Even though most of these details were excised from her Arrowverse origin, it would have been nice to see Reactron given a weightier role in Supergirl as one of Kara’s key antagonists. Instead, he’s relegated to Fort Rozz Escapee of the Week in the third episode of the show. We’d feel bad for him if he didn’t, you know, murder Kara’s parents.
10. Alex Danvers Didn’t Exist In The Comics
Speaking of Kara’s family, one of her most important loved ones was created just for the show. Though Supergirl’s main focus is on Kara, her adoptive sister Alex Danvers has received equal amounts of praise from critics. Season 1 was lauded for the realistic portrayal of not only the sisterhood between Kara and Alex, but of the real world implications of an adopted sibling. The relationship is the heart of the series, and it’s enhanced thanks to the chemistry that stars Melissa Benoist and Chyler Leigh have together.
Season 2’s biggest buzz also centers around Alex, as her coming out story has been celebrated for its honesty and is literally saving lives. With Superman’s absence during the first season of the show, it helped to provide the young Kara with a familial role model that she could regularly interact with. When you add in the fact that Alex is also an ass-kicking, alien-hunting secret agent, we have to wonder how long it’ll be until she’s drafted into the comics.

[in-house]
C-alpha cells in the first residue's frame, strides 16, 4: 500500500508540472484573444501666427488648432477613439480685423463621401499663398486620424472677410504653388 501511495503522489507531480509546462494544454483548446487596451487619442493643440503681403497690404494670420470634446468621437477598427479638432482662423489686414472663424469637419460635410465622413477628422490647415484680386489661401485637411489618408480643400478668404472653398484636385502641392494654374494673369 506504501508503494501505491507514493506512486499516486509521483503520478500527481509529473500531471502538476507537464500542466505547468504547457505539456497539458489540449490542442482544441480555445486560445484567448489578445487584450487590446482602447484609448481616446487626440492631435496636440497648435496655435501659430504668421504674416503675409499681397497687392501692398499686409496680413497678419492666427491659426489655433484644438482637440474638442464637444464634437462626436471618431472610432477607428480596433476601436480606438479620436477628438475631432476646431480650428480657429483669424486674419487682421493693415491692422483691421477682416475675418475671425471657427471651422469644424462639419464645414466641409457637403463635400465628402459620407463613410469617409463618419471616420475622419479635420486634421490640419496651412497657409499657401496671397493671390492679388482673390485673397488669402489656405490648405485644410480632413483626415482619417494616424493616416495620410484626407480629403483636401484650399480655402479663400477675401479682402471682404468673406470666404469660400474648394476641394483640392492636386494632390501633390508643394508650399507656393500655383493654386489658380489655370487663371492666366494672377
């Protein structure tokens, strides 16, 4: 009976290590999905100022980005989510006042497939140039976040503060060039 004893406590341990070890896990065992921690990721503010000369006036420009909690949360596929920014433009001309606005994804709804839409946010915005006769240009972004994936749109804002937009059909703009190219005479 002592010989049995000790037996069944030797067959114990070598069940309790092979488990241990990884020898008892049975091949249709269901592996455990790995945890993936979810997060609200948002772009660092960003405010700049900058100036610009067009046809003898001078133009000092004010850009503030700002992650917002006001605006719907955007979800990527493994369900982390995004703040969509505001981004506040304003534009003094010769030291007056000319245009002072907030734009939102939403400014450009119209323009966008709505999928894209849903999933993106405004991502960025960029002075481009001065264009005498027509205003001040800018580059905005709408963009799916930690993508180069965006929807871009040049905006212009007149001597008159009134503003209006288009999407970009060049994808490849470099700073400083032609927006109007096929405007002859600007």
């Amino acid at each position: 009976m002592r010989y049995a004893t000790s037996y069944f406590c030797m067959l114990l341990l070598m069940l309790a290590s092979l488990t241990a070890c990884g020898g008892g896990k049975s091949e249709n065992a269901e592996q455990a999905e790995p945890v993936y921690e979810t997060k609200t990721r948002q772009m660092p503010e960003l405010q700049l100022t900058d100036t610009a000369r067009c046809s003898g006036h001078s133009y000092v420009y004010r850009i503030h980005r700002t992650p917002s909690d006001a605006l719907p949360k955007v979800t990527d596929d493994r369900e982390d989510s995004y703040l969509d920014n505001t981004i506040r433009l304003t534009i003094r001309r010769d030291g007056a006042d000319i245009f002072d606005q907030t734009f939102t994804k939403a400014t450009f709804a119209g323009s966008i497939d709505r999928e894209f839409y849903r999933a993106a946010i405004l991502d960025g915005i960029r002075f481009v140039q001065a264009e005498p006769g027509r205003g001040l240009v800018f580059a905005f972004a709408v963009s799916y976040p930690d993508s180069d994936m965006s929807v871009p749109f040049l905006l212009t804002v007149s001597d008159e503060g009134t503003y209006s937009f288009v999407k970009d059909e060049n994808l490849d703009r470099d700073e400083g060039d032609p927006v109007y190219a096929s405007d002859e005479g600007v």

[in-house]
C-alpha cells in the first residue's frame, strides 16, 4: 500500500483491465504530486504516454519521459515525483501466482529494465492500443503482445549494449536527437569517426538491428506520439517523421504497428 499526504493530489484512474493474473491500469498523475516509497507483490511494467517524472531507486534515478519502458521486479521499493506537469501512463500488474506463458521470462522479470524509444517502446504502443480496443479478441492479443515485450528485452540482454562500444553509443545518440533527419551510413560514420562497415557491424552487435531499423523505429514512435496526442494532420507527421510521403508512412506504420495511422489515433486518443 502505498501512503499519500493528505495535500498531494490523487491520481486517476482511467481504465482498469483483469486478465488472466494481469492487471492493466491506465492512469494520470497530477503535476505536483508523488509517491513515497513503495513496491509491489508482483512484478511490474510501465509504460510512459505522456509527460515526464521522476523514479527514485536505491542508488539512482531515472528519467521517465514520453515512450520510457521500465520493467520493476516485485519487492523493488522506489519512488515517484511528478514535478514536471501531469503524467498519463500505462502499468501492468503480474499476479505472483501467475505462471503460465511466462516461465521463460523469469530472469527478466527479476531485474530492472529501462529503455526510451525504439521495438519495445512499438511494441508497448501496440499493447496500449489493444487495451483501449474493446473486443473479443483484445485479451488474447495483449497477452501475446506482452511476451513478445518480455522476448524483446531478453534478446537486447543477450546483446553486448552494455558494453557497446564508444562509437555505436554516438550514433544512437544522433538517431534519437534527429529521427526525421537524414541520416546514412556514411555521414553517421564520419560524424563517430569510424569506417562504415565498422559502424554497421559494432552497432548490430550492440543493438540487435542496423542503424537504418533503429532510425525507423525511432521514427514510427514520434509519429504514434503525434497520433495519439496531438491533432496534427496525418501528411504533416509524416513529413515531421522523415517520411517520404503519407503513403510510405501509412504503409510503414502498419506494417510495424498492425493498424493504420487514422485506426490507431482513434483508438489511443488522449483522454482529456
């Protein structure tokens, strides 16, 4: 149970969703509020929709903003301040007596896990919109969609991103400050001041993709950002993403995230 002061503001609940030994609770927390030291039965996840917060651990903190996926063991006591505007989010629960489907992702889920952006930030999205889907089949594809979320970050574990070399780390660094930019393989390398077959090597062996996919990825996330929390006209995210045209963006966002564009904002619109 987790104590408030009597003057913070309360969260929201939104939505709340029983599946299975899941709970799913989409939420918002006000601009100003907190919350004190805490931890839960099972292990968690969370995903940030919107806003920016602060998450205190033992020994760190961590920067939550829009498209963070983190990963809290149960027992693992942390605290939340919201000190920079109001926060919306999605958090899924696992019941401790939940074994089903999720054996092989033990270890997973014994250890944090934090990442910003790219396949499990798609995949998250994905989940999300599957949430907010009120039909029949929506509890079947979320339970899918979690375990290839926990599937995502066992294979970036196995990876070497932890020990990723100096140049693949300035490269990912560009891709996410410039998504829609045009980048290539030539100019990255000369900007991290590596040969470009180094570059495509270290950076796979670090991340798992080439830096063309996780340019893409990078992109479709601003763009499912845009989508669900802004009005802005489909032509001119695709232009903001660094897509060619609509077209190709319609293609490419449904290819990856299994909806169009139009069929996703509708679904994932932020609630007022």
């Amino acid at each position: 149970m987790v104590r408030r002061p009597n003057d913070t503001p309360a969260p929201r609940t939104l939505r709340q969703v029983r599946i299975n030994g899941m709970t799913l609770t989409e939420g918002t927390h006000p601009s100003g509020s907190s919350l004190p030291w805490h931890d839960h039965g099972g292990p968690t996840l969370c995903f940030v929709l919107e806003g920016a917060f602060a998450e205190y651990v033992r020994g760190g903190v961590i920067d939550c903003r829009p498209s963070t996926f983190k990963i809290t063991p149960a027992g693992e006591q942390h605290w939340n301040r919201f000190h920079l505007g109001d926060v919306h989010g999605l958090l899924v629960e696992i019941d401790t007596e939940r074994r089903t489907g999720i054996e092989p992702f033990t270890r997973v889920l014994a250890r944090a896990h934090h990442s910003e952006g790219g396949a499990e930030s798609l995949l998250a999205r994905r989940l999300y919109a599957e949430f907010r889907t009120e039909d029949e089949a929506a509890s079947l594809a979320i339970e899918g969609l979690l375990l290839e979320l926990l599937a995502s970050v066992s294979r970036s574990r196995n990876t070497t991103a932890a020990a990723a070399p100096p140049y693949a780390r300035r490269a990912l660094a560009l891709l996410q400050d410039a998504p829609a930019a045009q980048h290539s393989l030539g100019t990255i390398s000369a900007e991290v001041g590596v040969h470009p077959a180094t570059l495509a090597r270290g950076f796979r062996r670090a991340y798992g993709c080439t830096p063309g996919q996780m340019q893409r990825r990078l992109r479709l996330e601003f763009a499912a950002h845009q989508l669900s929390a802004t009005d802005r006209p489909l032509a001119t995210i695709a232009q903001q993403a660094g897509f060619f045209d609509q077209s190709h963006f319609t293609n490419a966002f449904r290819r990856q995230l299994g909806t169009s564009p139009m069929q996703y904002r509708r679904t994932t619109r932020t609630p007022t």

9. Kara Joined The Legion Of Super-Heroes As A Teen
Like the bottle city of Kandor, the Legion of Super-Heroes is another somewhat far-out element of DC Comics lore that still managed to make it onto Smallville. Though the 30th-century superhero team could find their way into the Arrowverse eventually, many of Kara’s early adventures with the group from the comics will probably be significantly altered. Debuting one year before Kara in Action Comics #247, the Legion was created by the same creative team behind Supergirl, Otto Binder and Pastino.
Operating with the group while still a teenager, Supergirl was joined by fellow Kryptonian Superboy and a young Daxamite named Mon-El. Given that the latter appears on Supergirl, there’s even more reason to suspect that the Legion of Super-Heroes is only a season or two away from popping up and giving the Arrowverse another set of time-traveling crime fighters.
Though Kara’s not likely to be a full-fledged member of the futuristic team like in the comics, we could see her occasionally join forces with them to take on threats. Perhaps next year’s crossover would be a good place to start.
8. Kara Was A TV Reporter And Actor In The Comics—And Snapper Carr Was A Superhero
When we first encounter Kara Danvers on Supergirl, she’s the personal assistant to media mogul Cat Grant at her company CatCo Media. Season 1 ended with her vacating that position and being offered her dream job by Cat—just as soon as she figured out what it was. After some debating in the premiere of Season 2, Kara finally decided she wanted to be a journalist like her cousin. She encountered some friction during the transition thanks to her new boss, Snapper Carr, but eventually settled into the role.